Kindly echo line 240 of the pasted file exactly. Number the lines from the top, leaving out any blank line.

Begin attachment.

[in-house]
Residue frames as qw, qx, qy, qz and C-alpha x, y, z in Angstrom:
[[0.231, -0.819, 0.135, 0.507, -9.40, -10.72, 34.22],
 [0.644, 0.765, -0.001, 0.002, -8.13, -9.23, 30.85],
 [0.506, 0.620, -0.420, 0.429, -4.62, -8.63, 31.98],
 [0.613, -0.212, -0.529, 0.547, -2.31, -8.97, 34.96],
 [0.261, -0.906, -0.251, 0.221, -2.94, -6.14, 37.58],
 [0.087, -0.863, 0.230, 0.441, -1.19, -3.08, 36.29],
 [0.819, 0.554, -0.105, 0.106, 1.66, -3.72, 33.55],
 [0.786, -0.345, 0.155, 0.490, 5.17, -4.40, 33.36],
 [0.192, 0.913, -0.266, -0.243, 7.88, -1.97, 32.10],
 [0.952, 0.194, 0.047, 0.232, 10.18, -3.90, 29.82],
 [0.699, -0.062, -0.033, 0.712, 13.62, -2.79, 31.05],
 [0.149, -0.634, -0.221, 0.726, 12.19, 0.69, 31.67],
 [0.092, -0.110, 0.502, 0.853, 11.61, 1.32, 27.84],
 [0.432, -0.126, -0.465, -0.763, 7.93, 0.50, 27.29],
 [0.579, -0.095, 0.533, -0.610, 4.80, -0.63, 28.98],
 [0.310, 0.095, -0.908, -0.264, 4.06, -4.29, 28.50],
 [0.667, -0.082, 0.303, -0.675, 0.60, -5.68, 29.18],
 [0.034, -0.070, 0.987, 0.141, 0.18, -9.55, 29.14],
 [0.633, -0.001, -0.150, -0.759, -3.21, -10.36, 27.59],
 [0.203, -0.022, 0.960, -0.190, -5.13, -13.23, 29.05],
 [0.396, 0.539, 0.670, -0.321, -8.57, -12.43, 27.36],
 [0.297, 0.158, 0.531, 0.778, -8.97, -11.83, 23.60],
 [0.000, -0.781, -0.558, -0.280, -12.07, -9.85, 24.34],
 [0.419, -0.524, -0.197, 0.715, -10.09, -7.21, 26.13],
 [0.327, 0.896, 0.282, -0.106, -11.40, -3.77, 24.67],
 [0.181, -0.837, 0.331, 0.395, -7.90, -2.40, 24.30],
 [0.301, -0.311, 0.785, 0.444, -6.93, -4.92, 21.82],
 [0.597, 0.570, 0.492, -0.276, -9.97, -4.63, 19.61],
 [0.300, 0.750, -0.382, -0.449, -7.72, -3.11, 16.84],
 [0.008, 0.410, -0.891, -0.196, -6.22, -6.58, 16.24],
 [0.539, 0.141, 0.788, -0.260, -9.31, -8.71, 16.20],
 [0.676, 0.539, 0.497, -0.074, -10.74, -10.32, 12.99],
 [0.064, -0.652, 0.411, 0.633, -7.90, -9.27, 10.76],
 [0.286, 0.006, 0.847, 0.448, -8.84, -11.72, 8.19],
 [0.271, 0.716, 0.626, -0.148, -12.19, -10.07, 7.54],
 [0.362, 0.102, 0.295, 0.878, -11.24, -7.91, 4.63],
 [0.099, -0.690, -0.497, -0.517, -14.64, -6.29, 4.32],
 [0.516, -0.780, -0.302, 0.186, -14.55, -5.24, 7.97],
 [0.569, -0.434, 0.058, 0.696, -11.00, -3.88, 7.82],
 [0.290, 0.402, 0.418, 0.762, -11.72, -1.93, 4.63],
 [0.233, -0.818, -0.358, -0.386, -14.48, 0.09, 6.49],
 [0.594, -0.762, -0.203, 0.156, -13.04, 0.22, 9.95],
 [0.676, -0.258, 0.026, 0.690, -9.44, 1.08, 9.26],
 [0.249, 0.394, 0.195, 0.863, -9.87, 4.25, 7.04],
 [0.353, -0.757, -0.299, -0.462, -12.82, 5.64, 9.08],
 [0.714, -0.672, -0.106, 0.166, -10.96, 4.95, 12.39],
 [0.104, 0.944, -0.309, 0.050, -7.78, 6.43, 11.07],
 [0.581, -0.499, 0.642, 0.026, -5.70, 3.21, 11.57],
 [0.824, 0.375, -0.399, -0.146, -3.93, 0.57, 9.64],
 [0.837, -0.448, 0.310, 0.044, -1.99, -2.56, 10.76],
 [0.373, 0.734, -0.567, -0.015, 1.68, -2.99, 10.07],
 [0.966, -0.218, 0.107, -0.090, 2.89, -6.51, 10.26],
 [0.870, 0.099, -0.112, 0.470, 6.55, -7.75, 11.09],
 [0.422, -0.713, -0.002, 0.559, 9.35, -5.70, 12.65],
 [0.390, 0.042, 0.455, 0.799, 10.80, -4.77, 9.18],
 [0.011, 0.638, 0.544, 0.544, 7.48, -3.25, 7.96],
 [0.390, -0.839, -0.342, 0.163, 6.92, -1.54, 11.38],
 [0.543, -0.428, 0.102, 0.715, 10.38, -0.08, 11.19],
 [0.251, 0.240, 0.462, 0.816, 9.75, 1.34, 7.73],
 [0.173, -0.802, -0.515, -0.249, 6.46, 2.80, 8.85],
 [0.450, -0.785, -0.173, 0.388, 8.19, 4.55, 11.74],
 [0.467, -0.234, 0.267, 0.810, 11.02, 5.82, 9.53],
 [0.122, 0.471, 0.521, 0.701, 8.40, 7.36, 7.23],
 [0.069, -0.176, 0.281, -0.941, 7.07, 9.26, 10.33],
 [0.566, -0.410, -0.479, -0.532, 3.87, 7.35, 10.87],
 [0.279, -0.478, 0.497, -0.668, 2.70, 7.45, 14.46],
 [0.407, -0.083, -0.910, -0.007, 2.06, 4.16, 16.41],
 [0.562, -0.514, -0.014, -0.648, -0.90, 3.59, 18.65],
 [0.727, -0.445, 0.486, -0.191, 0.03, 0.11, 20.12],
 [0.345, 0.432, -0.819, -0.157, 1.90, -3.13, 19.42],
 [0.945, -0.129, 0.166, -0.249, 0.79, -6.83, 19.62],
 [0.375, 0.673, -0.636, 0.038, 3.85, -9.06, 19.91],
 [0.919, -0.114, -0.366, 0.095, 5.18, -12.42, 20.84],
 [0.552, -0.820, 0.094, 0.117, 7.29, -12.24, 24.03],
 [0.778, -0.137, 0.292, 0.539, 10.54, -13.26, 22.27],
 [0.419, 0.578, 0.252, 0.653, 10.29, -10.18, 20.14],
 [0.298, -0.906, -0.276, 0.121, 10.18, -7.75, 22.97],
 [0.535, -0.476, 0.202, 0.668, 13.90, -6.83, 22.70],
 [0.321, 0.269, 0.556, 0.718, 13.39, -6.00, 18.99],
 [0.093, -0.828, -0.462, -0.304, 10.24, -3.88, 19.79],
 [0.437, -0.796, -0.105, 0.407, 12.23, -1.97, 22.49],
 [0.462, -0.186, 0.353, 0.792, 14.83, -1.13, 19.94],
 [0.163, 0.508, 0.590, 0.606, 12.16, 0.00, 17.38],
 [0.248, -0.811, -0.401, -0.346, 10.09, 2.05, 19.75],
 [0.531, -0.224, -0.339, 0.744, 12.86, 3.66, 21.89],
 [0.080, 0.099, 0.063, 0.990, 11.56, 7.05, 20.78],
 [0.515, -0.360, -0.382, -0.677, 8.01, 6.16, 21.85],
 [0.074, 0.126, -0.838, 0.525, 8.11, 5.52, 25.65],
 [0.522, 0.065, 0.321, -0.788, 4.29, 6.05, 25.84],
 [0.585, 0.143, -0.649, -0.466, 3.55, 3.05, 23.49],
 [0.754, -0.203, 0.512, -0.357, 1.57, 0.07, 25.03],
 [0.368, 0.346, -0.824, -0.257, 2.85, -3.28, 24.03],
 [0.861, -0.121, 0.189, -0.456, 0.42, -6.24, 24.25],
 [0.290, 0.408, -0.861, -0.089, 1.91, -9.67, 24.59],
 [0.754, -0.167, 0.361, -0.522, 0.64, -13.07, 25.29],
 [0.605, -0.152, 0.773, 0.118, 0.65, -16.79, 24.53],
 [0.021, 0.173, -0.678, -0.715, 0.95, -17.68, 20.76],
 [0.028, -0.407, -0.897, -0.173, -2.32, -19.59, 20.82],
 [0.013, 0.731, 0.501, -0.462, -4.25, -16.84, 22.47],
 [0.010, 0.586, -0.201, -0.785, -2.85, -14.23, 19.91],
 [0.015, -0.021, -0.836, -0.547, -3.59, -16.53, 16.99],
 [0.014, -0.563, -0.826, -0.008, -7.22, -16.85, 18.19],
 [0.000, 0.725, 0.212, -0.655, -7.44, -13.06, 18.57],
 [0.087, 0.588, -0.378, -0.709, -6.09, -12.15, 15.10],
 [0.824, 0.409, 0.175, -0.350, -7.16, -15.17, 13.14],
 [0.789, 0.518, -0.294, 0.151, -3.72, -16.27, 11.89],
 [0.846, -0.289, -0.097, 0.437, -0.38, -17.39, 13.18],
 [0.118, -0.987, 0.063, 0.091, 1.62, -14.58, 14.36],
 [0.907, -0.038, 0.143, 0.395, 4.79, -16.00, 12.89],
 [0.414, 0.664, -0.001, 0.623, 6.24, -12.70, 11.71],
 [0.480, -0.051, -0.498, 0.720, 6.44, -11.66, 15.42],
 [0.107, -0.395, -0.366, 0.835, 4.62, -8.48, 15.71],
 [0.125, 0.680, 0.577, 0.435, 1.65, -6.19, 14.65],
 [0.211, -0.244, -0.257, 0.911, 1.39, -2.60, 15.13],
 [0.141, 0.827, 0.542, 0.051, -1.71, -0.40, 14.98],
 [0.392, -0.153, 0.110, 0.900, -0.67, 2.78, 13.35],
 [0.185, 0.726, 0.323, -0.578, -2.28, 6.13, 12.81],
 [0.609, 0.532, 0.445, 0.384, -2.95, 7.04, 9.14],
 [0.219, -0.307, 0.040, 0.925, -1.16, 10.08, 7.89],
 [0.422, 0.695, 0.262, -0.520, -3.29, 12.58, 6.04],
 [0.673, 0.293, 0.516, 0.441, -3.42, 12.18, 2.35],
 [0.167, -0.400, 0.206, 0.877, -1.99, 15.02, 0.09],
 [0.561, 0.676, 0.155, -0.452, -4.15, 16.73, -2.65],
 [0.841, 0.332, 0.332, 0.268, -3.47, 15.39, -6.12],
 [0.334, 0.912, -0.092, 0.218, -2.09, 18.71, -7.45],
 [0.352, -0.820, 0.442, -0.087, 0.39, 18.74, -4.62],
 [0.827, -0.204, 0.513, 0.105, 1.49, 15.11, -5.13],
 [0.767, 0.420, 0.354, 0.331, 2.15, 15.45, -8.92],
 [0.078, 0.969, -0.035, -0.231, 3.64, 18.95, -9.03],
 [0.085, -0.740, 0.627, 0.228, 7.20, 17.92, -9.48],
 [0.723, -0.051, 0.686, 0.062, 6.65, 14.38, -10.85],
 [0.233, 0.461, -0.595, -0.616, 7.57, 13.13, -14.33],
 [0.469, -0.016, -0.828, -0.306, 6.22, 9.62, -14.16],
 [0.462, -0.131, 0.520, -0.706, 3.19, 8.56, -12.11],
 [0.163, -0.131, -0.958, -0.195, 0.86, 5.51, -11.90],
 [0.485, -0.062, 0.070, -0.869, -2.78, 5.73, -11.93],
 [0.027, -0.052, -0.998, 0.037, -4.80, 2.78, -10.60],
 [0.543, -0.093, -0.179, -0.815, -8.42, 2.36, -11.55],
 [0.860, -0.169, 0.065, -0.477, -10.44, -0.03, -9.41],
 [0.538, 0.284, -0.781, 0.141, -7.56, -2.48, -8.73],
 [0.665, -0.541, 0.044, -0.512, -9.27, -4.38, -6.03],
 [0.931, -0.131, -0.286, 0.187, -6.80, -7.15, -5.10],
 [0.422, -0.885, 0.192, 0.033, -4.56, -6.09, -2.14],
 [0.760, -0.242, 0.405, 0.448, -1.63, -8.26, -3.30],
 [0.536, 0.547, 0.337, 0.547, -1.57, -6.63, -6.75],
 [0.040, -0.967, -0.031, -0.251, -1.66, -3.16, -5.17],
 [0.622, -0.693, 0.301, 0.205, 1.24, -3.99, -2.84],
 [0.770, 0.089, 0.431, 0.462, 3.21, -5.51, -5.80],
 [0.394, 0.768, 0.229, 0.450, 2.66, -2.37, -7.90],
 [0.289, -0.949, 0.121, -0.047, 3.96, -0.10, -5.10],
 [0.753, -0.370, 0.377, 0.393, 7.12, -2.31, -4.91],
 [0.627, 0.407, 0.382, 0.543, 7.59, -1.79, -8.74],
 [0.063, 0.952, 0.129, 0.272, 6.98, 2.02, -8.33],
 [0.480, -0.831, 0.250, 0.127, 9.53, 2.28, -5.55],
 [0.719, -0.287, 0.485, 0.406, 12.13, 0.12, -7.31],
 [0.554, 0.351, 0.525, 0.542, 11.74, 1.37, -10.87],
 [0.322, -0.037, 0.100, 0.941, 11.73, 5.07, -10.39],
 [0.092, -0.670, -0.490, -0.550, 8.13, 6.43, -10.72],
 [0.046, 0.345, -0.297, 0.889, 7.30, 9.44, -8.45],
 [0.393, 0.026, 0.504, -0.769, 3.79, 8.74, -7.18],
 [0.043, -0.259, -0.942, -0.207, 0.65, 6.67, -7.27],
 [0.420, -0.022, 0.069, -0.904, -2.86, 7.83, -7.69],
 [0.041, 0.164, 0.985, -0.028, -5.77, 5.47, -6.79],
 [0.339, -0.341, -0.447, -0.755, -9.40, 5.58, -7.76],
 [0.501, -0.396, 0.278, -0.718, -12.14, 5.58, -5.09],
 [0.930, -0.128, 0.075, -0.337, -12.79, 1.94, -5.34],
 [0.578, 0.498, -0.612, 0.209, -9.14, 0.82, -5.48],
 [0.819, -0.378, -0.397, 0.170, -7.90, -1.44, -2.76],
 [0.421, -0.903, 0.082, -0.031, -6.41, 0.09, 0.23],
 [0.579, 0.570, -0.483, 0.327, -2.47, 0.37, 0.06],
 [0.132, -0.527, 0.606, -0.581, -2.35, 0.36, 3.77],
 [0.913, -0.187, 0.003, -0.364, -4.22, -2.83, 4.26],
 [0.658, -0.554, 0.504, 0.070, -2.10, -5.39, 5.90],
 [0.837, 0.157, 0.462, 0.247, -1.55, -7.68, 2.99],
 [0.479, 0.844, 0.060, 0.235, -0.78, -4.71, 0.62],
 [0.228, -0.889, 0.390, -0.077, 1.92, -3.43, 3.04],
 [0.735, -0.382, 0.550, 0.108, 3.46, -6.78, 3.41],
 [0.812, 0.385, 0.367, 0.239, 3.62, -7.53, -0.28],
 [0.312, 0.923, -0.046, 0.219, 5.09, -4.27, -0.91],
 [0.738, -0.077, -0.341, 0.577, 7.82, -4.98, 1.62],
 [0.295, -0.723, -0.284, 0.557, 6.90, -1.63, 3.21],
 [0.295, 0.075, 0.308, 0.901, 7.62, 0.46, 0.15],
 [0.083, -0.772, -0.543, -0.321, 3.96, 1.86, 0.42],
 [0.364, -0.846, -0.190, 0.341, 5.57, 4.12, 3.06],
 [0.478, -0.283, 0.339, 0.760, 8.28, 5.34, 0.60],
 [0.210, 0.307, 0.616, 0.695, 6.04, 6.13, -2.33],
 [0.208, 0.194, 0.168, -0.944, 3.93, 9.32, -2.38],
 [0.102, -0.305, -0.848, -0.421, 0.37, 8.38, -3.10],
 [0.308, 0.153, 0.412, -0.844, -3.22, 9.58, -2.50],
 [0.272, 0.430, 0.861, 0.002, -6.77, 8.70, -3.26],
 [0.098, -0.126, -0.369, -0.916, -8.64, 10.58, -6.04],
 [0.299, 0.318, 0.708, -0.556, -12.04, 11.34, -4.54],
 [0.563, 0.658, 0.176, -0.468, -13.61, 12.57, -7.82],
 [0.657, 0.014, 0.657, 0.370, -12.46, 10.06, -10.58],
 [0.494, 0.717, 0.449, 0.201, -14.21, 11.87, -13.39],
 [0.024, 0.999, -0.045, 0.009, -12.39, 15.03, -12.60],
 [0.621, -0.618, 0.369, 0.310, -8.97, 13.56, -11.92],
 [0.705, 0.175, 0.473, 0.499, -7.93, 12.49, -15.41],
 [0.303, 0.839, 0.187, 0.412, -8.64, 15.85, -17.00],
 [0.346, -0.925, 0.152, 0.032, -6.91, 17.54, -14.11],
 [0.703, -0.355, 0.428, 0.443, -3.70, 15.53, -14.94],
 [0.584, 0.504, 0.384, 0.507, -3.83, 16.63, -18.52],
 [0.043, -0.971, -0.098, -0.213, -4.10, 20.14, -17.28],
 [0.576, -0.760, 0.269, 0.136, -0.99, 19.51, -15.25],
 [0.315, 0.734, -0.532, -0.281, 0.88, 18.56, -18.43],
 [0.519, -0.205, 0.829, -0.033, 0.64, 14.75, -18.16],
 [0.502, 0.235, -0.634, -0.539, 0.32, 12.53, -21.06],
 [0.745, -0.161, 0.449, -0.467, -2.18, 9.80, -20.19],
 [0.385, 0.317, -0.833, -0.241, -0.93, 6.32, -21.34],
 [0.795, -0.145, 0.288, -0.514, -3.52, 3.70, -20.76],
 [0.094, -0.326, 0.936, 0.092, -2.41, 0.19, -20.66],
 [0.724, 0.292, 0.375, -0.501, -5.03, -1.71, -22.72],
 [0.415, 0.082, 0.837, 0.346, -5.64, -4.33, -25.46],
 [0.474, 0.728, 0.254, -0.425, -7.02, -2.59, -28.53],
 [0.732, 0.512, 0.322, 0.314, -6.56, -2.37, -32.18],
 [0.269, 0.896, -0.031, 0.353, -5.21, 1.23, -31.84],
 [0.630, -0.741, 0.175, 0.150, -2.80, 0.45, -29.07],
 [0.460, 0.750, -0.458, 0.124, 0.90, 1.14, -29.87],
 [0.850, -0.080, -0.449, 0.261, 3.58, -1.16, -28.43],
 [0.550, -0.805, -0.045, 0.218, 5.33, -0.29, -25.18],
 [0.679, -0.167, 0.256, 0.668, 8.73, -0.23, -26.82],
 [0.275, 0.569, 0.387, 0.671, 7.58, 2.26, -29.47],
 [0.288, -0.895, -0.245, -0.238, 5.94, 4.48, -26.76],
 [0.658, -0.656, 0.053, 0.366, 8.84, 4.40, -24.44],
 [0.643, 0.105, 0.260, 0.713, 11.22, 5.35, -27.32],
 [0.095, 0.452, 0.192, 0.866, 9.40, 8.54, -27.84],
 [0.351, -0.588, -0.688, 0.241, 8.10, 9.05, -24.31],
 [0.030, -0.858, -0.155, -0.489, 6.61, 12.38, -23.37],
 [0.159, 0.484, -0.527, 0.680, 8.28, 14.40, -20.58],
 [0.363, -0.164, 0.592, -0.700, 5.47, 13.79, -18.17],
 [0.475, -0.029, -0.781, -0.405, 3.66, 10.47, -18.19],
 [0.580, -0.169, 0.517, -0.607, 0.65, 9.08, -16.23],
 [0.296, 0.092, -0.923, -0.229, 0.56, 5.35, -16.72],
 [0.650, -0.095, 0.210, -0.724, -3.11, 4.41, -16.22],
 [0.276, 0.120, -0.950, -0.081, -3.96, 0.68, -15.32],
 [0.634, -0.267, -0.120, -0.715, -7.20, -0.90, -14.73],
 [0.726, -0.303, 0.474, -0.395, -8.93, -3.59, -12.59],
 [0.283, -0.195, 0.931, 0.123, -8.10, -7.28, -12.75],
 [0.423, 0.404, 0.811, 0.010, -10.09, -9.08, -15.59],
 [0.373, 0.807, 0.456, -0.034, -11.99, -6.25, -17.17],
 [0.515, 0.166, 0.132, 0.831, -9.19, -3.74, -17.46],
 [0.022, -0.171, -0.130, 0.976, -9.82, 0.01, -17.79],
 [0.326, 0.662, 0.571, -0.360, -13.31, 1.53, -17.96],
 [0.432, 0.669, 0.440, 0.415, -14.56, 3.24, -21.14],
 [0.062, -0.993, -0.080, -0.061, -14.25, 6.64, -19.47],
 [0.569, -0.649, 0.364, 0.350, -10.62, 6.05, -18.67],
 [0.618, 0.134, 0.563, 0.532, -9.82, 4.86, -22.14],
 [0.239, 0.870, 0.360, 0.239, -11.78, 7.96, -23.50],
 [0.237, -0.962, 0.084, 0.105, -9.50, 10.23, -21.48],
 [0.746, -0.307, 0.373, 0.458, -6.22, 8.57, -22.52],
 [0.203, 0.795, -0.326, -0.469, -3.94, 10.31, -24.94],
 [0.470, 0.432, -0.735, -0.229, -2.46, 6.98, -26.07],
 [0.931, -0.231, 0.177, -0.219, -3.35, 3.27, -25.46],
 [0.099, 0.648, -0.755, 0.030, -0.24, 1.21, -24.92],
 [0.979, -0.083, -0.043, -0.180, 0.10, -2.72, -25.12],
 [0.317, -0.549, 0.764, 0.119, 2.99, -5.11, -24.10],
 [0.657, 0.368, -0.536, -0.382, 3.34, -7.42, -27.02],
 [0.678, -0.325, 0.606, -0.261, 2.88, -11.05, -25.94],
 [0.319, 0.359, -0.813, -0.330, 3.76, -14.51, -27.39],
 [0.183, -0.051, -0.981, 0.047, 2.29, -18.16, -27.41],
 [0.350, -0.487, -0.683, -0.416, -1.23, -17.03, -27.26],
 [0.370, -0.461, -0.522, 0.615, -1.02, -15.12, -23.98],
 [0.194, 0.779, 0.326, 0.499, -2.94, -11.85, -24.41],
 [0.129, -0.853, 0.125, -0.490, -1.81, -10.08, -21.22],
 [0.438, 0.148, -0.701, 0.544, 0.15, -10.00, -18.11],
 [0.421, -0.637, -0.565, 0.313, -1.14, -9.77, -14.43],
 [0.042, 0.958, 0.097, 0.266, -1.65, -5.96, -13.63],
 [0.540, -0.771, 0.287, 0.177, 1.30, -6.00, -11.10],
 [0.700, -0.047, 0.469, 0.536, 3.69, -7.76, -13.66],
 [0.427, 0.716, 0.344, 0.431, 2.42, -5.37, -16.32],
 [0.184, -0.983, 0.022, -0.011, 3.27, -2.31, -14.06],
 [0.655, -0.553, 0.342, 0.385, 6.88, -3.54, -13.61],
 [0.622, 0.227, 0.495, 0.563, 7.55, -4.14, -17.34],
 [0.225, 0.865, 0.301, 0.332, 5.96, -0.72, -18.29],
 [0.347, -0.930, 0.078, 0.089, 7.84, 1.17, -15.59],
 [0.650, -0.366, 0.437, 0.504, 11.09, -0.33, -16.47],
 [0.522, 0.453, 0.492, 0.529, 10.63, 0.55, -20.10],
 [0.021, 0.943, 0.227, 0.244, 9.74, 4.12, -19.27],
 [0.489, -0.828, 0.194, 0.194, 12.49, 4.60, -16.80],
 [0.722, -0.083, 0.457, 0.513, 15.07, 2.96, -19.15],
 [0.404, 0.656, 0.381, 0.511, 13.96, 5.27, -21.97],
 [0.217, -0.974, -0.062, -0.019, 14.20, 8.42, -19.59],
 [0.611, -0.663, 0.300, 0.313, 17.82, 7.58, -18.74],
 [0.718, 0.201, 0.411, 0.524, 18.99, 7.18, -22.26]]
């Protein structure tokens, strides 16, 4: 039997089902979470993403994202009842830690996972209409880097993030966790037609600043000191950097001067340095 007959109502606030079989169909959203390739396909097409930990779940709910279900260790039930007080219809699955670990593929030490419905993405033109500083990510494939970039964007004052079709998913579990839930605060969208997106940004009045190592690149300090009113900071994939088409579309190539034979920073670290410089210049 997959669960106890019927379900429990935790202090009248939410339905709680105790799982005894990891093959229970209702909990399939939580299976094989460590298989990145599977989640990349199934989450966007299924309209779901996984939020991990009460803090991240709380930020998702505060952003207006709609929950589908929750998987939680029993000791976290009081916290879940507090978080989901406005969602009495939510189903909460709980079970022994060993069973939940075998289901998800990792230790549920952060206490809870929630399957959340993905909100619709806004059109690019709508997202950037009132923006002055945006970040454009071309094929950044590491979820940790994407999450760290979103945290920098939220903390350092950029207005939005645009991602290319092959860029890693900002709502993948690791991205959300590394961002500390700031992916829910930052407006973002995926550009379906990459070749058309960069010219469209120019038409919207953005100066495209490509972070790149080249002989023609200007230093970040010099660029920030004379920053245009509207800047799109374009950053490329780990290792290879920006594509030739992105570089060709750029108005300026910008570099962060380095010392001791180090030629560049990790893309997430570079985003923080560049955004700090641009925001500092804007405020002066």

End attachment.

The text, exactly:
 [0.283, -0.195, 0.931, 0.123, -8.10, -7.28, -12.75],